by: Michael Bracken
Playwright Annie Baker’s penchant for examining life’s tiny moments, in all their monotonous, inevitable glory, continues to hold sway in her latest at the Signature Theatre. Simply called John, the play chronicles two days at a bed and breakfast in Gettysburg, Pennsylvania.
Baker’s studied, leisurely approach presents itself right from the start, as Mertis (Georgia Engel) opens the curtain, hung like a very high shower curtain, for the show to begin. She walks across the stage at a measured pace, neither hurrying or dawdling. She will open and close the curtain before and after each of the play’s three acts.
Mertis runs the B&B. A young couple, Elias (Christopher Abbott) and Jenny (Hong Chau), are its only guests. Genevieve (Lois Smith) is a friend and neighbor who stops by.
The play begins staidly. Elias and Jenny arrive. Mertis welcomes them. Everyone is polite, and the guests are shown to their room. Not much for an hour of stage time. Yet the characters, while low-key, are quietly beguiling: we want to know them better, even if they can be just a tad tedious from time to time. Welcome to the world of Annie Baker.
Best known as Georgette for her years on The Mary Tyler Moore Show, Engel could have taken the easy route and simply reincarnated Georgette forty years later. Instead, she incorporates bits and pieces of Georgette into a distinctly new and different character. Mertis and Georgette have similarities, to be sure, and there’s more than a hint of Georgette in Mertis’s voice. But it’s not Georgette’s who speaks; it’s Mertis.
The second act begins with some fire, courtesy of the indomitable Lois Smith. Smith infuses a breath of fresh air into a play you didn’t even know needed it. She plays Genevieve, Mertis’s outspoken friend. She talks to Mertis and Jenny about when she went crazy because her husband had possessed her. Smith relates Genevieve’s story straightforwardly and with conviction. She’s focused and funny.
Smith also closes the second act, when we think it’s already closed. She breaks through the curtain to speak directly to the audience, after some had already started their flight to restrooms and cigarettes. She promises to take less than five minutes. She speaks once again about her madness, which came to her in seven stages, several of which featured scorpions. She finishes within the allotted five minutes.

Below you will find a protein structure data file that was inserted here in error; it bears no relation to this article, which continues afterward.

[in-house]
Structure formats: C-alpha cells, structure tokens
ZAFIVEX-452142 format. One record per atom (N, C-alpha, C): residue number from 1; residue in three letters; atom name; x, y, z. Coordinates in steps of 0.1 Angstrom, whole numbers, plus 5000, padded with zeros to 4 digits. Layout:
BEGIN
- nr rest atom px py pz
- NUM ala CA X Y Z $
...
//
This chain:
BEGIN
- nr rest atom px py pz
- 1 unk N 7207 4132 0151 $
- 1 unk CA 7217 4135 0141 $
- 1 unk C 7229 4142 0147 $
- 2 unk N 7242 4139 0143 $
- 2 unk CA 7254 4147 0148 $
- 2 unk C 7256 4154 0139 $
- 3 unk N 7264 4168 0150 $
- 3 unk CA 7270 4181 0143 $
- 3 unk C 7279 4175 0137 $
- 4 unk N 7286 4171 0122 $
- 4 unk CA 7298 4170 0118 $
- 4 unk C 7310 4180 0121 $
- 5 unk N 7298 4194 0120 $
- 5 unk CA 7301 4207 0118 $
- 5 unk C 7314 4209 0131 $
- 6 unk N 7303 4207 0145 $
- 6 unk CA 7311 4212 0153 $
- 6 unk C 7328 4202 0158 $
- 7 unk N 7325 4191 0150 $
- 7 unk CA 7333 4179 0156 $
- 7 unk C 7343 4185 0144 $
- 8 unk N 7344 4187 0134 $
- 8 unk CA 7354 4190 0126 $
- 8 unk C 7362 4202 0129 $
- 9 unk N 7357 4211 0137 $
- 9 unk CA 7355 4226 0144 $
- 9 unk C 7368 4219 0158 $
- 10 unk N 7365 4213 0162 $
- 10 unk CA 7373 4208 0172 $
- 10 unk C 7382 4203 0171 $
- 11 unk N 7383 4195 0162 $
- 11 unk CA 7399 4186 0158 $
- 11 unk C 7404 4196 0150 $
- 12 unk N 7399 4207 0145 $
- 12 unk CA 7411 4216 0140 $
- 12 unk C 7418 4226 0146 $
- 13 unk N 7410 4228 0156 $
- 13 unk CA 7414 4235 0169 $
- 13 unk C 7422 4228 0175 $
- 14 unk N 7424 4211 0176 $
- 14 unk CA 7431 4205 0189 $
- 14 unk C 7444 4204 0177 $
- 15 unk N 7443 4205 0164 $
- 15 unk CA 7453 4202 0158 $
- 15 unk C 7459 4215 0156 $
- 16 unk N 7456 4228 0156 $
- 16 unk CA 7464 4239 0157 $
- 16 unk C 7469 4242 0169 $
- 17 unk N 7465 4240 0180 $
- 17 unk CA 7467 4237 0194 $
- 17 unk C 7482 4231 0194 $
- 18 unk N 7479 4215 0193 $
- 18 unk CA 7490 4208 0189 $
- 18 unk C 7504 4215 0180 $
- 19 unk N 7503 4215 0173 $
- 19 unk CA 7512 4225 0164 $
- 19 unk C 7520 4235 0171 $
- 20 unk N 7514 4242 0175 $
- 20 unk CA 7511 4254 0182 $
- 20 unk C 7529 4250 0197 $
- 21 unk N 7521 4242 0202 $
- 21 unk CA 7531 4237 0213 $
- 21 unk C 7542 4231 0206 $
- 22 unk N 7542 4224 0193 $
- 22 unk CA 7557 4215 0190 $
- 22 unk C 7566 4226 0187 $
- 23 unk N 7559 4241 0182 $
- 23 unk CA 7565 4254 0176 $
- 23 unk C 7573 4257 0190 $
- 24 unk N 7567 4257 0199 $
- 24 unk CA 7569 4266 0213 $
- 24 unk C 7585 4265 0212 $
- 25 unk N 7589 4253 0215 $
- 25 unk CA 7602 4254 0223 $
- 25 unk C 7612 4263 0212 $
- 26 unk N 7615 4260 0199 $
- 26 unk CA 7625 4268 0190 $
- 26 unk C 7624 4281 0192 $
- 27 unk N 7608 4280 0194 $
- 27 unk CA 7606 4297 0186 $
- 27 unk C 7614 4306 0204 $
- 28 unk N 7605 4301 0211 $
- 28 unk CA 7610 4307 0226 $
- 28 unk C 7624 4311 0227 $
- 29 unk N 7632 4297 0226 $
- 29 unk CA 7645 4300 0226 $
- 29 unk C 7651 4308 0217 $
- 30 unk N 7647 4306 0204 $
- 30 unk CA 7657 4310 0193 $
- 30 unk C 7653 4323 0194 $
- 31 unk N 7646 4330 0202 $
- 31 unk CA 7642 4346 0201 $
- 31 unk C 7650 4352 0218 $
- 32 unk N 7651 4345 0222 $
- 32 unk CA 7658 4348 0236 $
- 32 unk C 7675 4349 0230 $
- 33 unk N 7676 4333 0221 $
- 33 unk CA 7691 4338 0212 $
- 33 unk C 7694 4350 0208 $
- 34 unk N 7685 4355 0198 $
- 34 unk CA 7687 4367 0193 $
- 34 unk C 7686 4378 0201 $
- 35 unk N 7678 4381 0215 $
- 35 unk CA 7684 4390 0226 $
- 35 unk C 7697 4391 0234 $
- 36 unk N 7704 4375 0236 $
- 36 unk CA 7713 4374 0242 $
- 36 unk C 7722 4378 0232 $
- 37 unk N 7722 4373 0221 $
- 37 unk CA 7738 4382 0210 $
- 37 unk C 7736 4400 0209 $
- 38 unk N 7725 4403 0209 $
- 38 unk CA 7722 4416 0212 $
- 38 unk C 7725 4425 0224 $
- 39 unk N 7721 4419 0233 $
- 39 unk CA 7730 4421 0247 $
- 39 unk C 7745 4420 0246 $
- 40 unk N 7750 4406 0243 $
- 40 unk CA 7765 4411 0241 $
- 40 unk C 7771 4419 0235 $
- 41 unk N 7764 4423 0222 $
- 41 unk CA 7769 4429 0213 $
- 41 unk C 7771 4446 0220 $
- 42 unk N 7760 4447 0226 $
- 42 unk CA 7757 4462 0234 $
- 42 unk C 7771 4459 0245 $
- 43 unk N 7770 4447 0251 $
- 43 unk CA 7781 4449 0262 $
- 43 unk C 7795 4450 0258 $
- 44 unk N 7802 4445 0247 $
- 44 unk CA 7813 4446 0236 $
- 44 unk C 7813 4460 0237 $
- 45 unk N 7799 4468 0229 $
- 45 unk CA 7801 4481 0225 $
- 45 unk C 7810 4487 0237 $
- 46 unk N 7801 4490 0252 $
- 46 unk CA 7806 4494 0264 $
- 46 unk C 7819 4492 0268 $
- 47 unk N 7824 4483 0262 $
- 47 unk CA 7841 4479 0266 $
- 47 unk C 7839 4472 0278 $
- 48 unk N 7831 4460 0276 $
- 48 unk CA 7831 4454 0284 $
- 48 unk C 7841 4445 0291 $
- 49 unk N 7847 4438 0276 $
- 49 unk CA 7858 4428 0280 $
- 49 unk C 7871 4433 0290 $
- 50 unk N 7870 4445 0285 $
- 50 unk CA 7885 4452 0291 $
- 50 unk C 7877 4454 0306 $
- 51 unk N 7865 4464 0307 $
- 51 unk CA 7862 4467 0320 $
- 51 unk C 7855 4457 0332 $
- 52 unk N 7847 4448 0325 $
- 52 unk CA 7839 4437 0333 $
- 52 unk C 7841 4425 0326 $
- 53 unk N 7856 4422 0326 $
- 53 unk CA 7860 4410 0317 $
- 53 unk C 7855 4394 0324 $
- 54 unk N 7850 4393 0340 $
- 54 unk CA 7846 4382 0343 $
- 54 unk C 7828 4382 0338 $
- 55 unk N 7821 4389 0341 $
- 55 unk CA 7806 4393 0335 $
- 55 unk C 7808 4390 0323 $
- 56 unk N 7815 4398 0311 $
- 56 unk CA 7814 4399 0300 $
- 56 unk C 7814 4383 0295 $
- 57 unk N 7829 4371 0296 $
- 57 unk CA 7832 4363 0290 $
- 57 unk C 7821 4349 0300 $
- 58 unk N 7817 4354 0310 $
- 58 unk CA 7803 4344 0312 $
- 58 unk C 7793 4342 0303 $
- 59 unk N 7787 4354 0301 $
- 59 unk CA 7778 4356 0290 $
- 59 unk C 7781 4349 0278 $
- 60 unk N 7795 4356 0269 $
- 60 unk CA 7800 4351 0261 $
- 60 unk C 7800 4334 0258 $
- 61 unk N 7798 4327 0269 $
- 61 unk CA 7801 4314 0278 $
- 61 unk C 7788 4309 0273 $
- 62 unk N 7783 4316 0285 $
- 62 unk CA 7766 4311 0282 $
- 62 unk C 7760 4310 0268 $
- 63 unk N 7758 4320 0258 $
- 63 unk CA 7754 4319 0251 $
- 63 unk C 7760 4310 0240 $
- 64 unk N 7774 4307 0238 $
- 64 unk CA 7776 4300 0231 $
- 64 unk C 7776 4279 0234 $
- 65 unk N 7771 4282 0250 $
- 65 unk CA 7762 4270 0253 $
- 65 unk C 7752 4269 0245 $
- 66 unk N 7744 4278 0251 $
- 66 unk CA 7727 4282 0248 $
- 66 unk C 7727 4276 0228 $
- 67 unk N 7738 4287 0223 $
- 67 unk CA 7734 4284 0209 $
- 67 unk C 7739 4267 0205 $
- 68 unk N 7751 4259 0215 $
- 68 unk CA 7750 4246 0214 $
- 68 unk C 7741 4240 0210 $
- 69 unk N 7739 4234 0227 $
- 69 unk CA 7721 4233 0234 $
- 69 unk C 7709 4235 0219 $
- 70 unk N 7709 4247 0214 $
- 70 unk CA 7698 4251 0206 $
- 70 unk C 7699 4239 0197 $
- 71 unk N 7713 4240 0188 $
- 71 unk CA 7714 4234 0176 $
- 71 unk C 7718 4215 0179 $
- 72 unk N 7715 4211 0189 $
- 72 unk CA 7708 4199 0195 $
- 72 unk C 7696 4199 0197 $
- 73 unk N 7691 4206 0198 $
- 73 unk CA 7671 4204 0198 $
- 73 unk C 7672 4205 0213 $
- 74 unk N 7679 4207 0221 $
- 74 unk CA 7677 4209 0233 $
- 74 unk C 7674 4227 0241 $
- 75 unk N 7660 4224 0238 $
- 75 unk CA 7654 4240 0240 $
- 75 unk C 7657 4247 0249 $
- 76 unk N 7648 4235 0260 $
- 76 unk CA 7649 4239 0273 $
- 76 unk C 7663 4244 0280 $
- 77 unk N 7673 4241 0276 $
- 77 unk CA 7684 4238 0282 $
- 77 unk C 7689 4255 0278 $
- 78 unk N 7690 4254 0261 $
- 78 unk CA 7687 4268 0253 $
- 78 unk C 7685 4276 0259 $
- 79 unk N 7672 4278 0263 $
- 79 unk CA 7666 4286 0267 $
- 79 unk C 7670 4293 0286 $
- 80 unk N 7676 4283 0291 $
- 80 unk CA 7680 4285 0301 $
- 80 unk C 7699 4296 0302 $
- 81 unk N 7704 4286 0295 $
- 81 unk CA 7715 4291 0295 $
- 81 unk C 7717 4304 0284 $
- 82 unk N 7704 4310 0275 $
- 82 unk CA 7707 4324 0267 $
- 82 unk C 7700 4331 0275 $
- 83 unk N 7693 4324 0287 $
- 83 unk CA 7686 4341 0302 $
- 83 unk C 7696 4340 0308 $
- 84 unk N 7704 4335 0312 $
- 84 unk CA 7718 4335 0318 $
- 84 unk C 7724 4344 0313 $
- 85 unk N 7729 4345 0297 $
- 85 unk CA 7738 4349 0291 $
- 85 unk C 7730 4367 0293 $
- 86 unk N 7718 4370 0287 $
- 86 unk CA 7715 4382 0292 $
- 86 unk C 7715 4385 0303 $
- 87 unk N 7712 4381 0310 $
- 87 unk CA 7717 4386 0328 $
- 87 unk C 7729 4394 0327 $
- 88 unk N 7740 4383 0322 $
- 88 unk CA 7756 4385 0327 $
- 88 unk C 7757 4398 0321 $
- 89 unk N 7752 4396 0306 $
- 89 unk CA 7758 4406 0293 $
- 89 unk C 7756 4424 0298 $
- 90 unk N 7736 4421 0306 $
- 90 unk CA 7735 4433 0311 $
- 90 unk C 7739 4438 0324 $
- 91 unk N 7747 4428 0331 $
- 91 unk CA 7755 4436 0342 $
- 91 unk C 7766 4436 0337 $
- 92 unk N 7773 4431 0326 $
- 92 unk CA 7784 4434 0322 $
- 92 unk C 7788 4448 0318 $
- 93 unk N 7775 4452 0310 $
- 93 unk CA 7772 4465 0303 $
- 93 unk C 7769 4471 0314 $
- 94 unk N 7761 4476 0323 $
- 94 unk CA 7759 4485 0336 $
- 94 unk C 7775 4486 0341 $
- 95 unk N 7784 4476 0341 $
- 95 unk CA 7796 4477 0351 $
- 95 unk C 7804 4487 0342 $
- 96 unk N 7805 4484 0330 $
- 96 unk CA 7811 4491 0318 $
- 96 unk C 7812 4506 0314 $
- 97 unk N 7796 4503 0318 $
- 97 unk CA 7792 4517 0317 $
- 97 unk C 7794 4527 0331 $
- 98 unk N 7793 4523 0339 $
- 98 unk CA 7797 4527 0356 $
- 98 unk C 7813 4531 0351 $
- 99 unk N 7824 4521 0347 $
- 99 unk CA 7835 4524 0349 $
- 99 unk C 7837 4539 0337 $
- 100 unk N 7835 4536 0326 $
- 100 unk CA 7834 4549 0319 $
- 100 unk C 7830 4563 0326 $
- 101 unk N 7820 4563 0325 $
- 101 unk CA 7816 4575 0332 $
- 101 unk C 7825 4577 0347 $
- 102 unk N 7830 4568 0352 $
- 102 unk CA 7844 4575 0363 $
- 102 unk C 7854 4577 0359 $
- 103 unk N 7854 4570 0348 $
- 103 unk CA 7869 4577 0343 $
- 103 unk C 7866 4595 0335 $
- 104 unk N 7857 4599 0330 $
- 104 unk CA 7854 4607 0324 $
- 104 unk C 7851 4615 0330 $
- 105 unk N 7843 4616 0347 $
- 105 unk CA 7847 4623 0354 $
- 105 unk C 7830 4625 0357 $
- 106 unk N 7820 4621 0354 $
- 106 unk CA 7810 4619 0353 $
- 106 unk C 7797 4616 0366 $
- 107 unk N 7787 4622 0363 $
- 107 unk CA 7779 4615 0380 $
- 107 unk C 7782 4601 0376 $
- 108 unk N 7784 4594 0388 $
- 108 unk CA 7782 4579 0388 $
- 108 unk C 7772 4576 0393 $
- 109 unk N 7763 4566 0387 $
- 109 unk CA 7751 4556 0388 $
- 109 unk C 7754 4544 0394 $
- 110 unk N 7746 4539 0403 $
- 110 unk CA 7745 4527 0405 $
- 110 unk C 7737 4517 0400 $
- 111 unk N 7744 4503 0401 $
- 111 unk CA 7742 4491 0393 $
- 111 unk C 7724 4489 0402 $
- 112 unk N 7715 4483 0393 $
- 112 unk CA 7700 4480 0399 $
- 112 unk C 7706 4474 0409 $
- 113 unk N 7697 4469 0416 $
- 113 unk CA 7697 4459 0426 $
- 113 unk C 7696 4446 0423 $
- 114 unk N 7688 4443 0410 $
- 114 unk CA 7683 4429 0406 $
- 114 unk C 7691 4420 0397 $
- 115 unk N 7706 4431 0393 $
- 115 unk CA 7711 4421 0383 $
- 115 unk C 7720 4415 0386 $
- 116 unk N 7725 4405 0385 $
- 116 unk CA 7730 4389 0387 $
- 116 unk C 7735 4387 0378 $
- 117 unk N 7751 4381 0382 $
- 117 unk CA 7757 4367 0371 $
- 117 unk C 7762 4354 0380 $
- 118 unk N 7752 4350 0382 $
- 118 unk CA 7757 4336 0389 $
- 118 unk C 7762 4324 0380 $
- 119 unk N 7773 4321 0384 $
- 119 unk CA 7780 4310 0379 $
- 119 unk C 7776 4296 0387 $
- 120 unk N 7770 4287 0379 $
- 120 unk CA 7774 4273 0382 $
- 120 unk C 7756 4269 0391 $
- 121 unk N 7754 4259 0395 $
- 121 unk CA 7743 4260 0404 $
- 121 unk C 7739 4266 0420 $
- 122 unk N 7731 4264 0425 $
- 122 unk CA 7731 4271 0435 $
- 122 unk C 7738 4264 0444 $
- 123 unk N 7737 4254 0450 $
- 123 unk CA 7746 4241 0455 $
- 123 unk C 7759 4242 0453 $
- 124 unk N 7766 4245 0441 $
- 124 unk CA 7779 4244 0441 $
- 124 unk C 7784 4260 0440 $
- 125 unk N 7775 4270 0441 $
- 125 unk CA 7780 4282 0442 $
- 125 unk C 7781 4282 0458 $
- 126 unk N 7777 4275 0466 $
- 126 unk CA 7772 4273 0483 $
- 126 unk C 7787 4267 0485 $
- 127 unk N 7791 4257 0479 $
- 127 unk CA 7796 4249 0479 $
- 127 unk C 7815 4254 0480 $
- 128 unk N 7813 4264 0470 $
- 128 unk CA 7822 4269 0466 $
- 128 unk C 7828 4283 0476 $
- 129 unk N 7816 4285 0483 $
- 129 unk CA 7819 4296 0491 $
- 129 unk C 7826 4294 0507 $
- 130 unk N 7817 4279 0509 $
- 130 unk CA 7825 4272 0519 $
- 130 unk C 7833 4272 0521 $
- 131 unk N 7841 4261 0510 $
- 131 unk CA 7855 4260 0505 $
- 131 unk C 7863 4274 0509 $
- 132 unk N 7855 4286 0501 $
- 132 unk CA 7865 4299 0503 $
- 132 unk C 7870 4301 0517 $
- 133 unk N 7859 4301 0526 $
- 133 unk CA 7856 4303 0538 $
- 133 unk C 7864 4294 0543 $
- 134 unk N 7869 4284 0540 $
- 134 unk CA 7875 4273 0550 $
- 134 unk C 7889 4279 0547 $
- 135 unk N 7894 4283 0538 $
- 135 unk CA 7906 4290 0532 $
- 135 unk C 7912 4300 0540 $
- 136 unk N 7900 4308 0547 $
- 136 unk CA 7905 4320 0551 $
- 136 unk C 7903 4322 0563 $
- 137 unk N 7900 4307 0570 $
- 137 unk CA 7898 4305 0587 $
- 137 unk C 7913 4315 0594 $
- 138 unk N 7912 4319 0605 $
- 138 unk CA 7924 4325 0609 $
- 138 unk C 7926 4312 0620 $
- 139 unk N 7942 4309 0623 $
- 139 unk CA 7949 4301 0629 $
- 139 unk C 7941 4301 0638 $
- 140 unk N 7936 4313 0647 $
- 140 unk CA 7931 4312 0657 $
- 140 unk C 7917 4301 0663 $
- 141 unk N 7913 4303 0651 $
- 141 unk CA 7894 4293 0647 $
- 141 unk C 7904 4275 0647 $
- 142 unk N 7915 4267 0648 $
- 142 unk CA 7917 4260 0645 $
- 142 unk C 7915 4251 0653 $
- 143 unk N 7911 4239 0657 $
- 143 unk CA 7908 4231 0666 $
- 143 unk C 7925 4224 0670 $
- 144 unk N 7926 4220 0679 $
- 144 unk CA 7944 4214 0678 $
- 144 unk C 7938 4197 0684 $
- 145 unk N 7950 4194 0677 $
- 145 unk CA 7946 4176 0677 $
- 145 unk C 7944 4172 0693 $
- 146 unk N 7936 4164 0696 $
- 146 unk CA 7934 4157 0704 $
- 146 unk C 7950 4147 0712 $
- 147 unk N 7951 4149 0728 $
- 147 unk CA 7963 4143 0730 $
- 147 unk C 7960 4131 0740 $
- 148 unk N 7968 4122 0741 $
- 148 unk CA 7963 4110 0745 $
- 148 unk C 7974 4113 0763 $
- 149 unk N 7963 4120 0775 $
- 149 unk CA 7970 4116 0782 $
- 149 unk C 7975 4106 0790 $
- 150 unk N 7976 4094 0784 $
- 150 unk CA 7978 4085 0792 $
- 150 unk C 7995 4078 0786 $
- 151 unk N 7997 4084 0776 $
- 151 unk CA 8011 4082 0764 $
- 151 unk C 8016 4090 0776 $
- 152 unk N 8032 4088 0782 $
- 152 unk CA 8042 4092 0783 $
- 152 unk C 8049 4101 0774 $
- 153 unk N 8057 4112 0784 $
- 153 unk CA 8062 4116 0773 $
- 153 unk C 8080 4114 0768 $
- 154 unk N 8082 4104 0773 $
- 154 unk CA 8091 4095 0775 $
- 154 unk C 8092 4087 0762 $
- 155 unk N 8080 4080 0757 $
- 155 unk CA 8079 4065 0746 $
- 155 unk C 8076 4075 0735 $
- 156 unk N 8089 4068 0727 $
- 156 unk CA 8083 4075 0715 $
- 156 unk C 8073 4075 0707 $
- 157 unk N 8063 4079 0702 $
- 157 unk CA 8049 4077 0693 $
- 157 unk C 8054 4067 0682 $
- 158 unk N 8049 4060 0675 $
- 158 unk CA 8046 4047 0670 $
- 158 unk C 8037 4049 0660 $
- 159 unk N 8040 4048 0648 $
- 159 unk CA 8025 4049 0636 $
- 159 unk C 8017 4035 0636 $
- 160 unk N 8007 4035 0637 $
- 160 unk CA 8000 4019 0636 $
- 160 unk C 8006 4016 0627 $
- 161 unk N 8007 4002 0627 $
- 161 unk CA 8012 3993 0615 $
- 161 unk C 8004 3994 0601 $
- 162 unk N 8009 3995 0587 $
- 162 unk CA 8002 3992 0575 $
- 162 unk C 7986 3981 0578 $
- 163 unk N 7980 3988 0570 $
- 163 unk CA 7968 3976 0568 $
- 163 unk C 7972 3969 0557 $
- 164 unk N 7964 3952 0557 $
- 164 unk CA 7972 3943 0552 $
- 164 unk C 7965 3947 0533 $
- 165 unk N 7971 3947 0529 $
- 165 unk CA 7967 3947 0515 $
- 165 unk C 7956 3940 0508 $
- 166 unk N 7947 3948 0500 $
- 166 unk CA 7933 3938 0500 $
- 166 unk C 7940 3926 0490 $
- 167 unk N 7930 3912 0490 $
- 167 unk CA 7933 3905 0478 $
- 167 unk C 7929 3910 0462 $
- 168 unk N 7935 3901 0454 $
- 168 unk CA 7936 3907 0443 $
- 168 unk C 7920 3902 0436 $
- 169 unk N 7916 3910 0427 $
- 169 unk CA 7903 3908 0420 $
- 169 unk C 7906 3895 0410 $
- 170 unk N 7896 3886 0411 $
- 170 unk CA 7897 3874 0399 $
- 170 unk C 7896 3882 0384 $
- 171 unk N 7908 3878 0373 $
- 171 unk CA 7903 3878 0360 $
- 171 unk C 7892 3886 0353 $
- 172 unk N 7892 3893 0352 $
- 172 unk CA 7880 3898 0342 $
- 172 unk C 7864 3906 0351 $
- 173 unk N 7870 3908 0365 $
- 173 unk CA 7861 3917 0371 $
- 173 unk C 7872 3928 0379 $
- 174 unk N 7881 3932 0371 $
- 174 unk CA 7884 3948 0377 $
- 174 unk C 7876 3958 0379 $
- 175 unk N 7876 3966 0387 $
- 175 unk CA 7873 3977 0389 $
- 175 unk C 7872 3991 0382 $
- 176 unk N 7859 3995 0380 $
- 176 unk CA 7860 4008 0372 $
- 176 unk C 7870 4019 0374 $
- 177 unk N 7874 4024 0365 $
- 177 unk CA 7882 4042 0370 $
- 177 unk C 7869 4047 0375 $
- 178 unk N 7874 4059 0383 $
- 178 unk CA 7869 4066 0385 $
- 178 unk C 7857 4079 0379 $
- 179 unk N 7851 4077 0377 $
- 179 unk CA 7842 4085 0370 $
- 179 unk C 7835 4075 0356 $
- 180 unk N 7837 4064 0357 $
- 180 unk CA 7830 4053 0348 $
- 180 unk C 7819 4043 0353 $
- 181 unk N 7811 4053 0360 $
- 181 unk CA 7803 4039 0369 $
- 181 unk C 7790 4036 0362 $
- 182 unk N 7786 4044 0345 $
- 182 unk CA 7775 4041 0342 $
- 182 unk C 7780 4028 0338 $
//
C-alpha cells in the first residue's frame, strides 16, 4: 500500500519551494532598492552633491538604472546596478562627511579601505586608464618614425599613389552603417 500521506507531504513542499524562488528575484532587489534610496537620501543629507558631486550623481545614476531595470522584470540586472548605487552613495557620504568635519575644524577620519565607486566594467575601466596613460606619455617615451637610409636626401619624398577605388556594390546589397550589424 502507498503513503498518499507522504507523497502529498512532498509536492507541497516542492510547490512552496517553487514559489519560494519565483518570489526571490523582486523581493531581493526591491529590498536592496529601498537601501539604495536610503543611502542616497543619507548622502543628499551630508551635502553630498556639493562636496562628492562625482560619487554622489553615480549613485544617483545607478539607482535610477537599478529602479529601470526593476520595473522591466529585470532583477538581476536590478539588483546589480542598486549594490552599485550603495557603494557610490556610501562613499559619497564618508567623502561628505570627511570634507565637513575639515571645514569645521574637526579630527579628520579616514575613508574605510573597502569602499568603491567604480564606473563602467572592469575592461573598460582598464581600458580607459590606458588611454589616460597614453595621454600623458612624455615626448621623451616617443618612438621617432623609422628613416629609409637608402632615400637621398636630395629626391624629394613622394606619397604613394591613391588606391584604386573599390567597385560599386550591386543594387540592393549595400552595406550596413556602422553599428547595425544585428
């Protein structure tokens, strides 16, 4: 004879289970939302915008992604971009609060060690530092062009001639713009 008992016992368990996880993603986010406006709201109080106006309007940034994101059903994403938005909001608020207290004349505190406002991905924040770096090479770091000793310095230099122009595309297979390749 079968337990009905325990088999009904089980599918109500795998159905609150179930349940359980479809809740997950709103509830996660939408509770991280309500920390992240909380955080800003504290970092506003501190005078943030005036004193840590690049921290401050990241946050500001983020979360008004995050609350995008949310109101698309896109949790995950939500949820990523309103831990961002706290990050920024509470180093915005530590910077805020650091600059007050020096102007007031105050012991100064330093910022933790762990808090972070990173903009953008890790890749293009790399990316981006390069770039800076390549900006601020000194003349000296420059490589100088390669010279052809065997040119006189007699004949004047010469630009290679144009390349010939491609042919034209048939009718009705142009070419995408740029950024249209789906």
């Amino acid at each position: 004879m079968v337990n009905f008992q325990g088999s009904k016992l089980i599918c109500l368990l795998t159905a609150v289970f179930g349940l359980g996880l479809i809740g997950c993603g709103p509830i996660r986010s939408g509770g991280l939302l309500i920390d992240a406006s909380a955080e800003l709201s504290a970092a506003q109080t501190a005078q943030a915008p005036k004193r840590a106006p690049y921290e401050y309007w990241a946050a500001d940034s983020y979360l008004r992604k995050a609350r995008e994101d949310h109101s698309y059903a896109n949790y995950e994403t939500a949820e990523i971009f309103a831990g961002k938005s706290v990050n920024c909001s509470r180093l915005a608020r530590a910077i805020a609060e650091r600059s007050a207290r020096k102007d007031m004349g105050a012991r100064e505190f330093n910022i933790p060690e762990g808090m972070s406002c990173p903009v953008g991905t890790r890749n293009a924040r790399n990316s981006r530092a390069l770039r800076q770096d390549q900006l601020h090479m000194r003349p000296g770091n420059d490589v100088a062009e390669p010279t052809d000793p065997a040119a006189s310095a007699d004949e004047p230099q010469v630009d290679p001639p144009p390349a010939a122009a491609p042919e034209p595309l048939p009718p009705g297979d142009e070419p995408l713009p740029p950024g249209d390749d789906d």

Meanwhile, the fissures in Jenny’s and Elias’s relationship become more pronounced. Jenny keeps getting texts and calls, which she says are from her sister. At one point, she seems to admit to Elias that she had an affair but claims it’s in the past.
Director Sam Gold sets a perfect pace for the piece, which doesn’t mean it’s not sometimes maddeningly slow. But Gold finds minor variations in tempo to match the ebb and flow of the Baker’s work.
Baker’s writing is eloquent in its ordinariness. Mertis and Genevieve, sage from lifetimes of experience, preside over John like gods, while Elias and Jenny try to figure out what to do with each other.
Set designer Mimi Lien’s early-American kitchen and parlor speak volumes with their clutter. And lighting designer, Mark Barton never lets us lose our way in the dark. This is noteworthy because much of the play is done in semi-darkness, with only a lamp or two creating dappled playing spaces.
Abbot and Chau are both effective as a couple on the verge of dissolution. Their grief, fear, and relief are striking, skewing more to Elias than Jenny. Engel gives Mertis an underpinning of depth despite her deceptively shallow surface gloss. Smith is fabulous.
John is not for everyone – if you like your plays plotty and energetic, go no further. John doesn’t really say much or travel very far. But its glimpses of humanity in its natural habitat more than compensate for its sometimes static feel.
Through September 6th. THE IRENE DIAMOND STAGE AT THE PERSHING SQUARE SIGNATURE CENTER, 480 W. 42nd Street. www.signaturetheatre.org. 3 hours 15 minutes with two intermissions.